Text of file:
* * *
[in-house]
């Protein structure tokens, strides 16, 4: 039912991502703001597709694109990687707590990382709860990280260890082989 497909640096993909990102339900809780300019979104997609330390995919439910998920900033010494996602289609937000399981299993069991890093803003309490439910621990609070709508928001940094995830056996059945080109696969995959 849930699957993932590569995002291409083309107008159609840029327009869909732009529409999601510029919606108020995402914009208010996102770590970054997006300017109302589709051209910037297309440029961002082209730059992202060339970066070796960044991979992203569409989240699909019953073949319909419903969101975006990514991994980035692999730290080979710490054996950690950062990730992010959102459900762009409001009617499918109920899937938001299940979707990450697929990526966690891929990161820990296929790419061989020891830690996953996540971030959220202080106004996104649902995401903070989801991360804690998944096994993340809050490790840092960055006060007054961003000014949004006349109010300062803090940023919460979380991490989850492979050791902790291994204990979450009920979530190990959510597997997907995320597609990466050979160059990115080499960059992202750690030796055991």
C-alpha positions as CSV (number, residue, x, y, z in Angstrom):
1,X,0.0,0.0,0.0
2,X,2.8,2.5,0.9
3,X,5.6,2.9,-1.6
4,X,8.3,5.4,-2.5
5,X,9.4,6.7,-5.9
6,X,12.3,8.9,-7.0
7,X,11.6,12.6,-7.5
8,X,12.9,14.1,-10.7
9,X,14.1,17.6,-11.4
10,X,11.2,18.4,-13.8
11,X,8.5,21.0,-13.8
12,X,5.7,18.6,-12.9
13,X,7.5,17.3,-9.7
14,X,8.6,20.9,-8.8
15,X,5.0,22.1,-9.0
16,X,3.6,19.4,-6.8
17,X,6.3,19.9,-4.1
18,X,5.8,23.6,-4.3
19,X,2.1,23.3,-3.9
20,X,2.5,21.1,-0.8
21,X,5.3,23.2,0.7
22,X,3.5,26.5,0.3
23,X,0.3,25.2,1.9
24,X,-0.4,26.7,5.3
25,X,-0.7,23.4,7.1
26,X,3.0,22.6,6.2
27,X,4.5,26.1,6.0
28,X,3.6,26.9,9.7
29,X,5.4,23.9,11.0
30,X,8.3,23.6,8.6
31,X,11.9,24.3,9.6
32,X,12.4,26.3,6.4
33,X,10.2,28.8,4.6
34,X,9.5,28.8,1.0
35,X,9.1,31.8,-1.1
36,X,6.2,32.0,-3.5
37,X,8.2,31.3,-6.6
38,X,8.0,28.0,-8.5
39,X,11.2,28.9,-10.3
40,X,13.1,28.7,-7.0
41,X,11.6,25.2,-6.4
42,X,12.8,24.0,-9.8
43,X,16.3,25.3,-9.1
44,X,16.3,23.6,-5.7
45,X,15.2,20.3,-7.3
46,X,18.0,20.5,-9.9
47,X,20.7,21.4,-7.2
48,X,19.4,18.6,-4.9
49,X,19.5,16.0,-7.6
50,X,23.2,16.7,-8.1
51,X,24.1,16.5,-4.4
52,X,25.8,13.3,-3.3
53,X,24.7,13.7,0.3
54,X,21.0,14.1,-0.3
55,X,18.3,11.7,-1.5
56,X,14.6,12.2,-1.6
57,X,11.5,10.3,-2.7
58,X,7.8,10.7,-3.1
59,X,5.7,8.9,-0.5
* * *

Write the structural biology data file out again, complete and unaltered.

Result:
[in-house]
């Protein structure tokens, strides 16, 4: 039912991502703001597709694109990687707590990382709860990280260890082989 497909640096993909990102339900809780300019979104997609330390995919439910998920900033010494996602289609937000399981299993069991890093803003309490439910621990609070709508928001940094995830056996059945080109696969995959 849930699957993932590569995002291409083309107008159609840029327009869909732009529409999601510029919606108020995402914009208010996102770590970054997006300017109302589709051209910037297309440029961002082209730059992202060339970066070796960044991979992203569409989240699909019953073949319909419903969101975006990514991994980035692999730290080979710490054996950690950062990730992010959102459900762009409001009617499918109920899937938001299940979707990450697929990526966690891929990161820990296929790419061989020891830690996953996540971030959220202080106004996104649902995401903070989801991360804690998944096994993340809050490790840092960055006060007054961003000014949004006349109010300062803090940023919460979380991490989850492979050791902790291994204990979450009920979530190990959510597997997907995320597609990466050979160059990115080499960059992202750690030796055991």
C-alpha positions as CSV (number, residue, x, y, z in Angstrom):
1,X,0.0,0.0,0.0
2,X,2.8,2.5,0.9
3,X,5.6,2.9,-1.6
4,X,8.3,5.4,-2.5
5,X,9.4,6.7,-5.9
6,X,12.3,8.9,-7.0
7,X,11.6,12.6,-7.5
8,X,12.9,14.1,-10.7
9,X,14.1,17.6,-11.4
10,X,11.2,18.4,-13.8
11,X,8.5,21.0,-13.8
12,X,5.7,18.6,-12.9
13,X,7.5,17.3,-9.7
14,X,8.6,20.9,-8.8
15,X,5.0,22.1,-9.0
16,X,3.6,19.4,-6.8
17,X,6.3,19.9,-4.1
18,X,5.8,23.6,-4.3
19,X,2.1,23.3,-3.9
20,X,2.5,21.1,-0.8
21,X,5.3,23.2,0.7
22,X,3.5,26.5,0.3
23,X,0.3,25.2,1.9
24,X,-0.4,26.7,5.3
25,X,-0.7,23.4,7.1
26,X,3.0,22.6,6.2
27,X,4.5,26.1,6.0
28,X,3.6,26.9,9.7
29,X,5.4,23.9,11.0
30,X,8.3,23.6,8.6
31,X,11.9,24.3,9.6
32,X,12.4,26.3,6.4
33,X,10.2,28.8,4.6
34,X,9.5,28.8,1.0
35,X,9.1,31.8,-1.1
36,X,6.2,32.0,-3.5
37,X,8.2,31.3,-6.6
38,X,8.0,28.0,-8.5
39,X,11.2,28.9,-10.3
40,X,13.1,28.7,-7.0
41,X,11.6,25.2,-6.4
42,X,12.8,24.0,-9.8
43,X,16.3,25.3,-9.1
44,X,16.3,23.6,-5.7
45,X,15.2,20.3,-7.3
46,X,18.0,20.5,-9.9
47,X,20.7,21.4,-7.2
48,X,19.4,18.6,-4.9
49,X,19.5,16.0,-7.6
50,X,23.2,16.7,-8.1
51,X,24.1,16.5,-4.4
52,X,25.8,13.3,-3.3
53,X,24.7,13.7,0.3
54,X,21.0,14.1,-0.3
55,X,18.3,11.7,-1.5
56,X,14.6,12.2,-1.6
57,X,11.5,10.3,-2.7
58,X,7.8,10.7,-3.1
59,X,5.7,8.9,-0.5